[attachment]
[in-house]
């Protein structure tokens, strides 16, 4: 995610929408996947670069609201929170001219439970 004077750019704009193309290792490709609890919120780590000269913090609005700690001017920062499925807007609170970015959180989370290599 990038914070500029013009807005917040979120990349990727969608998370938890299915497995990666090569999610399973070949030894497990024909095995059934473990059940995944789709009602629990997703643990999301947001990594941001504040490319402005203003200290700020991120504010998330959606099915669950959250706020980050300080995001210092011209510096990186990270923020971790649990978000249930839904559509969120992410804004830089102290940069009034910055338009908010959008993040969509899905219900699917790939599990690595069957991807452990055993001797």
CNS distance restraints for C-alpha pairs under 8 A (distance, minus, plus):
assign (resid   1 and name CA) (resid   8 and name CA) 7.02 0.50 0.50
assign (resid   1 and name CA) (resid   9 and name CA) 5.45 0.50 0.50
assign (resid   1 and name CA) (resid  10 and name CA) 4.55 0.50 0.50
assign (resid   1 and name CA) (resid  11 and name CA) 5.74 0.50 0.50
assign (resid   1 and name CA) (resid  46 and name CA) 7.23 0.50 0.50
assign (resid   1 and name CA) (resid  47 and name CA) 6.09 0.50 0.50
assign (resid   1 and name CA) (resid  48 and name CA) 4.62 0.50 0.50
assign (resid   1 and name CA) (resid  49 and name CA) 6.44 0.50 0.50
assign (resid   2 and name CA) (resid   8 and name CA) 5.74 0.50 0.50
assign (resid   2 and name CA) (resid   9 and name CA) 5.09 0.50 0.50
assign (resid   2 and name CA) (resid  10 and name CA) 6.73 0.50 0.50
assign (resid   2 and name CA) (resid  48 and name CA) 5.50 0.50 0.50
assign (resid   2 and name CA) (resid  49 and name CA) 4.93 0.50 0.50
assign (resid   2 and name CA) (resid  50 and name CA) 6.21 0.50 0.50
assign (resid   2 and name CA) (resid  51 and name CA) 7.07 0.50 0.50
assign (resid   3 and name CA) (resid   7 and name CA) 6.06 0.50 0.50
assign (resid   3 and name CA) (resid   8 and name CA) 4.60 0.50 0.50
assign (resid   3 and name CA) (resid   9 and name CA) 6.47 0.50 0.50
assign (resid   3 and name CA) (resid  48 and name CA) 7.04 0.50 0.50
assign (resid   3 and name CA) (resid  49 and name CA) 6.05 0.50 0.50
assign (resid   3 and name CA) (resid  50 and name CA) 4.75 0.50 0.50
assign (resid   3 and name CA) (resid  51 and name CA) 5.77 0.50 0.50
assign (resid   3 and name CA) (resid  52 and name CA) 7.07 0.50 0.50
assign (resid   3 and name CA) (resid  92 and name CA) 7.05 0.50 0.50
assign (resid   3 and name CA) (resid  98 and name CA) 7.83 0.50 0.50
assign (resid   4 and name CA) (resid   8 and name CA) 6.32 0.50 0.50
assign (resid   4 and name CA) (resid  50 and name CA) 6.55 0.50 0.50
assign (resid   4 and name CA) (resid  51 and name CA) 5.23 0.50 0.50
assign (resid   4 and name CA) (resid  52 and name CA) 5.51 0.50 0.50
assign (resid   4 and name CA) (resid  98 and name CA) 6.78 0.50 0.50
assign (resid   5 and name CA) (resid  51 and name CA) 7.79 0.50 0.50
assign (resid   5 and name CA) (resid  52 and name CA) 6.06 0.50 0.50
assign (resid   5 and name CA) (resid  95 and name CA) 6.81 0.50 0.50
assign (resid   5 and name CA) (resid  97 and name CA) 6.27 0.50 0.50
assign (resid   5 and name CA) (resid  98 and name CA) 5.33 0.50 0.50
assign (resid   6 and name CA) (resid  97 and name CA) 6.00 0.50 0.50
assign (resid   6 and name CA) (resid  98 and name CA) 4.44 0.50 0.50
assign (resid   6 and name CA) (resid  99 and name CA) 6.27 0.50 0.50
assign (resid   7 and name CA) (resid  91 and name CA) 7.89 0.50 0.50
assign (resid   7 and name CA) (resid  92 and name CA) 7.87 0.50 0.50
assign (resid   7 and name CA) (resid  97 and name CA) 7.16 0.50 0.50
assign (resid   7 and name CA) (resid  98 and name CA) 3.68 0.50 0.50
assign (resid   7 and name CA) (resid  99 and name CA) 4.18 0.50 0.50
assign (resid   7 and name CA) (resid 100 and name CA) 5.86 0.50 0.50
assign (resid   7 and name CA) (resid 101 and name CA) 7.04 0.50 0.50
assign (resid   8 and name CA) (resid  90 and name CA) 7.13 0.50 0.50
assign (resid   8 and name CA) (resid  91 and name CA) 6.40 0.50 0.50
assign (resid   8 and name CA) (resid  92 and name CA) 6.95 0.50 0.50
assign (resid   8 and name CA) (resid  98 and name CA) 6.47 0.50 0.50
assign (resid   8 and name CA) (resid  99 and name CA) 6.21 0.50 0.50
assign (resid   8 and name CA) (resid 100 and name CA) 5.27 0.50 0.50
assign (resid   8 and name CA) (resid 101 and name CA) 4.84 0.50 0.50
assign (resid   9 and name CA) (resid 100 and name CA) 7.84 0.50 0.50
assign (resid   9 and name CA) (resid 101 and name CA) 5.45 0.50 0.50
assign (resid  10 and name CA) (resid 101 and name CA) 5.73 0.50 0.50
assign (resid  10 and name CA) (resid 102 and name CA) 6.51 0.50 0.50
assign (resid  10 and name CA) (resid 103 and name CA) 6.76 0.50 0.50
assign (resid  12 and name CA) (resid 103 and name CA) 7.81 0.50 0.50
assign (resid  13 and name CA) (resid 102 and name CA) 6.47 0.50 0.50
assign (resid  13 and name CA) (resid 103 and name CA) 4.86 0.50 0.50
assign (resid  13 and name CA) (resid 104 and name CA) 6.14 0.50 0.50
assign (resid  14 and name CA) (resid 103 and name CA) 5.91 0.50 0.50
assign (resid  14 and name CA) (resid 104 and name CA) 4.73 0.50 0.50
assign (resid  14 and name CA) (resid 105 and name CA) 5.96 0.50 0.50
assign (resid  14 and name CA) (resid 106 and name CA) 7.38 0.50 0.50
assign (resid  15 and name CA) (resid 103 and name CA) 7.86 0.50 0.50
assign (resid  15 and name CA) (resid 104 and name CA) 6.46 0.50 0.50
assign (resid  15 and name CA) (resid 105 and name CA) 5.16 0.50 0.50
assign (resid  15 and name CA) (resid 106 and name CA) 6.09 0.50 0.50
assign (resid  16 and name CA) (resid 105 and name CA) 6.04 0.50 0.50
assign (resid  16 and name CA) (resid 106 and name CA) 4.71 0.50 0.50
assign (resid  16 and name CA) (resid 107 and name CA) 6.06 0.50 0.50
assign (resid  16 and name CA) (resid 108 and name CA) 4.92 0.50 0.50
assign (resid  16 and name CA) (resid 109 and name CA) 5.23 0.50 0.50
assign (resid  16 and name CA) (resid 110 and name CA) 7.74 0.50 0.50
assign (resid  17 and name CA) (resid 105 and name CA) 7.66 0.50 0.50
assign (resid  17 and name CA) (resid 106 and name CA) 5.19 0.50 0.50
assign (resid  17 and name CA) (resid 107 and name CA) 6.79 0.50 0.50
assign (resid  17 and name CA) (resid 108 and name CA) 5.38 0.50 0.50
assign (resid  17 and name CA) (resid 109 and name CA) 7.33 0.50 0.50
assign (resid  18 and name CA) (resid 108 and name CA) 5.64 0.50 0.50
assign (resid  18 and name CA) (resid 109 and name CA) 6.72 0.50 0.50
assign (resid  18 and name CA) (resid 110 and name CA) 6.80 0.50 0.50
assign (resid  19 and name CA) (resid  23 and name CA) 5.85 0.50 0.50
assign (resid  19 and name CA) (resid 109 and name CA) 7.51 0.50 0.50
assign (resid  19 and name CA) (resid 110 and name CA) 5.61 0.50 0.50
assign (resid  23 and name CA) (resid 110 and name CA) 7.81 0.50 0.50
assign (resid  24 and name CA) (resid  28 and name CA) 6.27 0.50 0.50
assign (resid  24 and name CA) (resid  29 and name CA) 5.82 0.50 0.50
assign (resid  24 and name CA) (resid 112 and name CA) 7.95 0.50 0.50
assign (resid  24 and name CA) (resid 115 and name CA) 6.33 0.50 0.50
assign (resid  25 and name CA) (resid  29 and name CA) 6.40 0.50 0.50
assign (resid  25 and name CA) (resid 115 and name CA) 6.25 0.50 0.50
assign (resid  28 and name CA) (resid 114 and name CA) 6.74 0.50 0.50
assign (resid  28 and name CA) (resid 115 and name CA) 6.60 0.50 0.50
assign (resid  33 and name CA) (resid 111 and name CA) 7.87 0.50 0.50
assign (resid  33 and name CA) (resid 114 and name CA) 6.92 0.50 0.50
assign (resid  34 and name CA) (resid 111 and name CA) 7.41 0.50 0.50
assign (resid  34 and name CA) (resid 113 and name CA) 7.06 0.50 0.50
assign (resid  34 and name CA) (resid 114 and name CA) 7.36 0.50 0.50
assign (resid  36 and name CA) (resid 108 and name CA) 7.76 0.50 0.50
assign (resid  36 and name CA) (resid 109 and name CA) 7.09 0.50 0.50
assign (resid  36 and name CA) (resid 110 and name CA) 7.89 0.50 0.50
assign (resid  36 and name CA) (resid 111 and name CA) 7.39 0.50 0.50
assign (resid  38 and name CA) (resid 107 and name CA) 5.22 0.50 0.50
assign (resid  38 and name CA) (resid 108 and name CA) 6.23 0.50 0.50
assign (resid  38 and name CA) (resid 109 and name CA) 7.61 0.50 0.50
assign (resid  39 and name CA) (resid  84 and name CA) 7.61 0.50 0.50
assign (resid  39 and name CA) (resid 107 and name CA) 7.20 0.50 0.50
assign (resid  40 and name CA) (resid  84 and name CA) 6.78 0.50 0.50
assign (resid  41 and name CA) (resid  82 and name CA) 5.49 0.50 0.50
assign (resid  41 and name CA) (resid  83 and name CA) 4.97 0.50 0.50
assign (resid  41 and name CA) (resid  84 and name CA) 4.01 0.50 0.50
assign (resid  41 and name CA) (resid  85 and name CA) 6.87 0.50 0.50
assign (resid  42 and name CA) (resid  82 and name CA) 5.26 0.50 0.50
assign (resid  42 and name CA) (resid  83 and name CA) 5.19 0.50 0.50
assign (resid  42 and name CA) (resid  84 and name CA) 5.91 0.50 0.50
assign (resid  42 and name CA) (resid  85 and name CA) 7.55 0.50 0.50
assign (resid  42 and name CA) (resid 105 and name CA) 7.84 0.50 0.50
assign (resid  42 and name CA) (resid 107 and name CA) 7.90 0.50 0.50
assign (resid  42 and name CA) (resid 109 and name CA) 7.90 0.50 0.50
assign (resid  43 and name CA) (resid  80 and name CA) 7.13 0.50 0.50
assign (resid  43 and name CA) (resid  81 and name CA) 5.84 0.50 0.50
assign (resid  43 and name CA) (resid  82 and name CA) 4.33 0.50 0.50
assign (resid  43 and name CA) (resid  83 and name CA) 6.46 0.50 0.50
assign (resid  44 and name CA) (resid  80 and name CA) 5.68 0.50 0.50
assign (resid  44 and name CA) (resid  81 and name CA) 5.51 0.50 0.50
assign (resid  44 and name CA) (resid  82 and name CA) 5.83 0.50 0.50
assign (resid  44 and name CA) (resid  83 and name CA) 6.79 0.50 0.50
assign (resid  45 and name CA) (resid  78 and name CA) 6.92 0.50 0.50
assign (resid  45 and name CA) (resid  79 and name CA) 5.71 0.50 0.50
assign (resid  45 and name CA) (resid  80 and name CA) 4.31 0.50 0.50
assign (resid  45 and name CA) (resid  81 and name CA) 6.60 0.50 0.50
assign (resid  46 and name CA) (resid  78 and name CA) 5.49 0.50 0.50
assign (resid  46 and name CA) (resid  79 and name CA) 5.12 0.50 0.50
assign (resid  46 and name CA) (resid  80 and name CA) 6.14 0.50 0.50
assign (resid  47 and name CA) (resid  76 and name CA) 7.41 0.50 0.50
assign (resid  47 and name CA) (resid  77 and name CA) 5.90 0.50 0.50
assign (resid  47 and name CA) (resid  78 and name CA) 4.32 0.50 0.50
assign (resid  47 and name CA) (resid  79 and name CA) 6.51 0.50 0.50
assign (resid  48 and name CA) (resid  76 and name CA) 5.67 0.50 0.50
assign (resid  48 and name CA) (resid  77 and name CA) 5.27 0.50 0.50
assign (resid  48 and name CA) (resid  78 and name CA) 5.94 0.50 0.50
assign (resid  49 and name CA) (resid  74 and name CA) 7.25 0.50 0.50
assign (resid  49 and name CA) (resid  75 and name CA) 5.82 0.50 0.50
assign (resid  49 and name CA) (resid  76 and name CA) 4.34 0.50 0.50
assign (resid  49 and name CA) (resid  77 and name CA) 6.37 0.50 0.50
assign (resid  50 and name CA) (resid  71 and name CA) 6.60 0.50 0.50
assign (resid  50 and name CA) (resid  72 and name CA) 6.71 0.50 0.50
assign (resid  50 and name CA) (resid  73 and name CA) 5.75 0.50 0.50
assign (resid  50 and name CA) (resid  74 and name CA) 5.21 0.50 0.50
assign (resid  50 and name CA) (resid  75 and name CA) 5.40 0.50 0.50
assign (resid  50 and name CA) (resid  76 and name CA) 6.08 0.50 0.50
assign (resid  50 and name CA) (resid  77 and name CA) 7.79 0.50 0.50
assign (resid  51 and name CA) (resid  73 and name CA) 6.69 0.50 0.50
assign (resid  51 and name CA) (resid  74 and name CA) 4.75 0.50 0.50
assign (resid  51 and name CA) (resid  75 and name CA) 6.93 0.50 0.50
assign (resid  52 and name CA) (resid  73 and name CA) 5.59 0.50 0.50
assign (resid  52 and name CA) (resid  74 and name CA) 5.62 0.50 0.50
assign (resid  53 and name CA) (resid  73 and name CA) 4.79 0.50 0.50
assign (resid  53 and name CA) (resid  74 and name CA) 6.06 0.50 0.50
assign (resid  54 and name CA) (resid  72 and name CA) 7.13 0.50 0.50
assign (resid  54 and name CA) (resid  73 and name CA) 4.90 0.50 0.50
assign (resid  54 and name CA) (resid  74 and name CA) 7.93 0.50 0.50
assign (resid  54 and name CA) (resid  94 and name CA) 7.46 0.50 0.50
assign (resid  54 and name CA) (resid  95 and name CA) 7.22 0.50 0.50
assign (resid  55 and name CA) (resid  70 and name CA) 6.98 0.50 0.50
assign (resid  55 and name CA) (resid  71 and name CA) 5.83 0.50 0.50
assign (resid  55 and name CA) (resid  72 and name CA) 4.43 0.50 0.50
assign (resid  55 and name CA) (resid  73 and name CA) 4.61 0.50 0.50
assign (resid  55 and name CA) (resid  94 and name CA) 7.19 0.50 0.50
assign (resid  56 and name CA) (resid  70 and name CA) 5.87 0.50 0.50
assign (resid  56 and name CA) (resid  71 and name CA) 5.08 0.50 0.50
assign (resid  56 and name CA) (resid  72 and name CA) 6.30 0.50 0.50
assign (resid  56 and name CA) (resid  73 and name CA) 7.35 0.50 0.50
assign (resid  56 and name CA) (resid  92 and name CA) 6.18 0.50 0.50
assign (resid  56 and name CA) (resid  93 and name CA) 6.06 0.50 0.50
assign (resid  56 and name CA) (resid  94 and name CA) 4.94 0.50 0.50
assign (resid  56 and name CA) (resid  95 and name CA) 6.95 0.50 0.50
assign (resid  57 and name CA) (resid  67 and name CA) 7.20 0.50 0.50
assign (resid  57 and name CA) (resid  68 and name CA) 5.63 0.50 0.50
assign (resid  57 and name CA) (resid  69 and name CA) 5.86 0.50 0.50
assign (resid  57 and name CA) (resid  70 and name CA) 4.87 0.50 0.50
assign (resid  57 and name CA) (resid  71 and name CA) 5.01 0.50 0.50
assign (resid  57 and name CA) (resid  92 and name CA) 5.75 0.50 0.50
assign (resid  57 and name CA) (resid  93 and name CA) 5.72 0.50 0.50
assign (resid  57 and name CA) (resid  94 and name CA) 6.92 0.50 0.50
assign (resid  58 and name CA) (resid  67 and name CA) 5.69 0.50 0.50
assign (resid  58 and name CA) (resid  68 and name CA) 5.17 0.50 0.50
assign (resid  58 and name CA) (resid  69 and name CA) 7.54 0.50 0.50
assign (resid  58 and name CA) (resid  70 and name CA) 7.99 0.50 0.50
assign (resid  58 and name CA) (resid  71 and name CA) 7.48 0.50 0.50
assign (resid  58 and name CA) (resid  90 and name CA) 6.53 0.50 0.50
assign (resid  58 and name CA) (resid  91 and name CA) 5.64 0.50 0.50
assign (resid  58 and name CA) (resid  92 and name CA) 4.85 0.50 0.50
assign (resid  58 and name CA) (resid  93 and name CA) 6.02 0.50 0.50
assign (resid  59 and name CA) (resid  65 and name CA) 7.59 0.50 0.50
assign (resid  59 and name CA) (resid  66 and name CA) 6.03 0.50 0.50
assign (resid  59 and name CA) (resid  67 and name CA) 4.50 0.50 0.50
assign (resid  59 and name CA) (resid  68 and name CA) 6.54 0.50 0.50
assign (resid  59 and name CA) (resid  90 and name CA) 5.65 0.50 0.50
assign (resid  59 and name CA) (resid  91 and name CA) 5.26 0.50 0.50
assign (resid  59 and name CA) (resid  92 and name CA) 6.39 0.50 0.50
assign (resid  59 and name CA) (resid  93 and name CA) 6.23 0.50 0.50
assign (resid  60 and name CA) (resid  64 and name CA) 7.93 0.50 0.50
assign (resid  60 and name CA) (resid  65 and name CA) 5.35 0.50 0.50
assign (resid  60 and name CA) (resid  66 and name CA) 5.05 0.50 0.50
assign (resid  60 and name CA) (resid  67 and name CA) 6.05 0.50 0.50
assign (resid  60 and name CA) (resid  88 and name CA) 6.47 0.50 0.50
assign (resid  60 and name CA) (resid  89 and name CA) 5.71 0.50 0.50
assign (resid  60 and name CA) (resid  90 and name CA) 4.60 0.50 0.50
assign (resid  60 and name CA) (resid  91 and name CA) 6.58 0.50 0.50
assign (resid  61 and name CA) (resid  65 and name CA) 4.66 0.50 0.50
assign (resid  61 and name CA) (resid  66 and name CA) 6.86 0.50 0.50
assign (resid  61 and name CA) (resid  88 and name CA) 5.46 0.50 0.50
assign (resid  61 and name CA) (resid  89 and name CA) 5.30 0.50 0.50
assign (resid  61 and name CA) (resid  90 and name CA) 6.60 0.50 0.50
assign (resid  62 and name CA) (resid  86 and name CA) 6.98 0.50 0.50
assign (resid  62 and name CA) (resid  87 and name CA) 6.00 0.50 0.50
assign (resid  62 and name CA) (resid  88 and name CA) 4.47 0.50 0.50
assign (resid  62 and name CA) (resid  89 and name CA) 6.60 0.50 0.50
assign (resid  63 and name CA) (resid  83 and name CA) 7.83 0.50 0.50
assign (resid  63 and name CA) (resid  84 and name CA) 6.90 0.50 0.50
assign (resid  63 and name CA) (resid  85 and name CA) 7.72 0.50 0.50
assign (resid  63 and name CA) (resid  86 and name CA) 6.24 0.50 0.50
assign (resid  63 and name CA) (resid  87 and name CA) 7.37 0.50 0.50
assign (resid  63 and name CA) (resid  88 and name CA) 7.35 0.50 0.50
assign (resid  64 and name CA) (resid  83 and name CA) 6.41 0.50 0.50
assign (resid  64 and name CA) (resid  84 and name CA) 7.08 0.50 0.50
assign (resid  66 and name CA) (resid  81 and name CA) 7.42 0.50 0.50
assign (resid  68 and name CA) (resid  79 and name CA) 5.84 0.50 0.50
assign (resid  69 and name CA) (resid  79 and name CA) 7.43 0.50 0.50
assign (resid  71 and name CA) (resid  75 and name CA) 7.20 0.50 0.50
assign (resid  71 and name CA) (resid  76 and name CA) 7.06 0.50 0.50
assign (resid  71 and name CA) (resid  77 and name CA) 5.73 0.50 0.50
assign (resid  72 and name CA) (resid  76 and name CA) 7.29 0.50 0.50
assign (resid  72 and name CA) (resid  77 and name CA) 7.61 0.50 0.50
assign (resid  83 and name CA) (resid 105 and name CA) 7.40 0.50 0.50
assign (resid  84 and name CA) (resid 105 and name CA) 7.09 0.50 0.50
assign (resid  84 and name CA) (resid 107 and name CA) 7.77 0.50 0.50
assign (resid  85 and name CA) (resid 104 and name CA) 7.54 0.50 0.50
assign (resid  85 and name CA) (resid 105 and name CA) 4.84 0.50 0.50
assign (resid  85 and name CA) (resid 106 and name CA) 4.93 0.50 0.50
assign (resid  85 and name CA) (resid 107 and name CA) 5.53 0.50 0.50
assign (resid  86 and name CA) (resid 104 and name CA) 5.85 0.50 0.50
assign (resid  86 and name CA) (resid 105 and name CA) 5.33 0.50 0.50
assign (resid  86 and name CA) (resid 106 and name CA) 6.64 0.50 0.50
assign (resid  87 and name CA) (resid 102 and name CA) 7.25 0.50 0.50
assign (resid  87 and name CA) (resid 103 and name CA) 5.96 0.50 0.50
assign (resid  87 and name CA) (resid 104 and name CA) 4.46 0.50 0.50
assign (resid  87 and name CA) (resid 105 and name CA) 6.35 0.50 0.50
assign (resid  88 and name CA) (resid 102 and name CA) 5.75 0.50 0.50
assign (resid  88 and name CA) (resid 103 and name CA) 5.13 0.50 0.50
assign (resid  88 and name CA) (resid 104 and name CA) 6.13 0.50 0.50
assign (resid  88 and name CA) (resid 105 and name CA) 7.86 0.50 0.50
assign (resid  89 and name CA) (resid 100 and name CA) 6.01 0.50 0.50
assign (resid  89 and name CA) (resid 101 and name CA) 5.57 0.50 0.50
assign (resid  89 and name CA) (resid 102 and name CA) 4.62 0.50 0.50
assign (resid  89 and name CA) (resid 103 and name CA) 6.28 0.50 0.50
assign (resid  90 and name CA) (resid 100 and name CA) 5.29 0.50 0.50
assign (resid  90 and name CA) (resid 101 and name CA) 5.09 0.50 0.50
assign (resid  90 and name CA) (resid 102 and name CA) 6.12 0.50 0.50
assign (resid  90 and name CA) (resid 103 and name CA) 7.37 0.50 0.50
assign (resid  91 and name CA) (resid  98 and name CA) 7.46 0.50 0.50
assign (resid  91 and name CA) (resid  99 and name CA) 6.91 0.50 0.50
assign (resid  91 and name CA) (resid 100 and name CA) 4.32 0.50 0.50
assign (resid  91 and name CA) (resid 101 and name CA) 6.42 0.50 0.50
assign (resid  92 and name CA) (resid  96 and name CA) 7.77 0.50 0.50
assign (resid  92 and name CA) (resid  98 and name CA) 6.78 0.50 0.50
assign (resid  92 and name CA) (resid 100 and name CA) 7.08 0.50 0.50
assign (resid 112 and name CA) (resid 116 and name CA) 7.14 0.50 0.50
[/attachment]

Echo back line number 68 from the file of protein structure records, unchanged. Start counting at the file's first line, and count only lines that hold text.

assign (resid  14 and name CA) (resid 106 and name CA) 7.38 0.50 0.50